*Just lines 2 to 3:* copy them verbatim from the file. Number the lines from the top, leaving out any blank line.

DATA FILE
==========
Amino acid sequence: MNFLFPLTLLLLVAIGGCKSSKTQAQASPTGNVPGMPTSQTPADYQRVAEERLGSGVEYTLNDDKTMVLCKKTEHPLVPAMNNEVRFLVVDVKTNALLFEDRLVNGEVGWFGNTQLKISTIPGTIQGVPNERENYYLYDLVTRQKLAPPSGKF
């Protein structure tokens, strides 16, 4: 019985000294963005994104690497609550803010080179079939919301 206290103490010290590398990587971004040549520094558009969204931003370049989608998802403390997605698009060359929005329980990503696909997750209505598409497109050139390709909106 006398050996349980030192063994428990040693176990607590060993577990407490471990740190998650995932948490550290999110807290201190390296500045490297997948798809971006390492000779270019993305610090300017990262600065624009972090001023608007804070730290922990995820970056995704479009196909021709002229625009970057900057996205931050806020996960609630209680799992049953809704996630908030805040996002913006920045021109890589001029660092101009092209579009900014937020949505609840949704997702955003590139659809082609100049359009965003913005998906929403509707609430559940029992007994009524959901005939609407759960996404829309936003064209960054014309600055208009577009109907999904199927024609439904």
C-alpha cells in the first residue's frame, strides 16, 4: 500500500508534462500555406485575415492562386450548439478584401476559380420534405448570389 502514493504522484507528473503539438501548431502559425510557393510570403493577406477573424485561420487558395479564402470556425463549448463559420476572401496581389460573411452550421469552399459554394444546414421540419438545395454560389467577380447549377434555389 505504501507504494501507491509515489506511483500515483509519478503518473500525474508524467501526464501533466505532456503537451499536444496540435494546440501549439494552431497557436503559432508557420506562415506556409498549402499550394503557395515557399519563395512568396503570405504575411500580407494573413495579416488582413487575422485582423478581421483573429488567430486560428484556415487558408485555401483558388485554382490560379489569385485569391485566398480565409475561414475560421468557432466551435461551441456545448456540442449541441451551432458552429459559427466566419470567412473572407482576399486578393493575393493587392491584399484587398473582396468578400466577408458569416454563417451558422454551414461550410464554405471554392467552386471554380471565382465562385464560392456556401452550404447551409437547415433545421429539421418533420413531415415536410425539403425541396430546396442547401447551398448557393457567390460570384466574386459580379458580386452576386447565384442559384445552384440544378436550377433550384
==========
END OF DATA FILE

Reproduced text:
């Protein structure tokens, strides 16, 4: 019985000294963005994104690497609550803010080179079939919301 206290103490010290590398990587971004040549520094558009969204931003370049989608998802403390997605698009060359929005329980990503696909997750209505598409497109050139390709909106 006398050996349980030192063994428990040693176990607590060993577990407490471990740190998650995932948490550290999110807290201190390296500045490297997948798809971006390492000779270019993305610090300017990262600065624009972090001023608007804070730290922990995820970056995704479009196909021709002229625009970057900057996205931050806020996960609630209680799992049953809704996630908030805040996002913006920045021109890589001029660092101009092209579009900014937020949505609840949704997702955003590139659809082609100049359009965003913005998906929403509707609430559940029992007994009524959901005939609407759960996404829309936003064209960054014309600055208009577009109907999904199927024609439904």
C-alpha cells in the first residue's frame, strides 16, 4: 500500500508534462500555406485575415492562386450548439478584401476559380420534405448570389 502514493504522484507528473503539438501548431502559425510557393510570403493577406477573424485561420487558395479564402470556425463549448463559420476572401496581389460573411452550421469552399459554394444546414421540419438545395454560389467577380447549377434555389 505504501507504494501507491509515489506511483500515483509519478503518473500525474508524467501526464501533466505532456503537451499536444496540435494546440501549439494552431497557436503559432508557420506562415506556409498549402499550394503557395515557399519563395512568396503570405504575411500580407494573413495579416488582413487575422485582423478581421483573429488567430486560428484556415487558408485555401483558388485554382490560379489569385485569391485566398480565409475561414475560421468557432466551435461551441456545448456540442449541441451551432458552429459559427466566419470567412473572407482576399486578393493575393493587392491584399484587398473582396468578400466577408458569416454563417451558422454551414461550410464554405471554392467552386471554380471565382465562385464560392456556401452550404447551409437547415433545421429539421418533420413531415415536410425539403425541396430546396442547401447551398448557393457567390460570384466574386459580379458580386452576386447565384442559384445552384440544378436550377433550384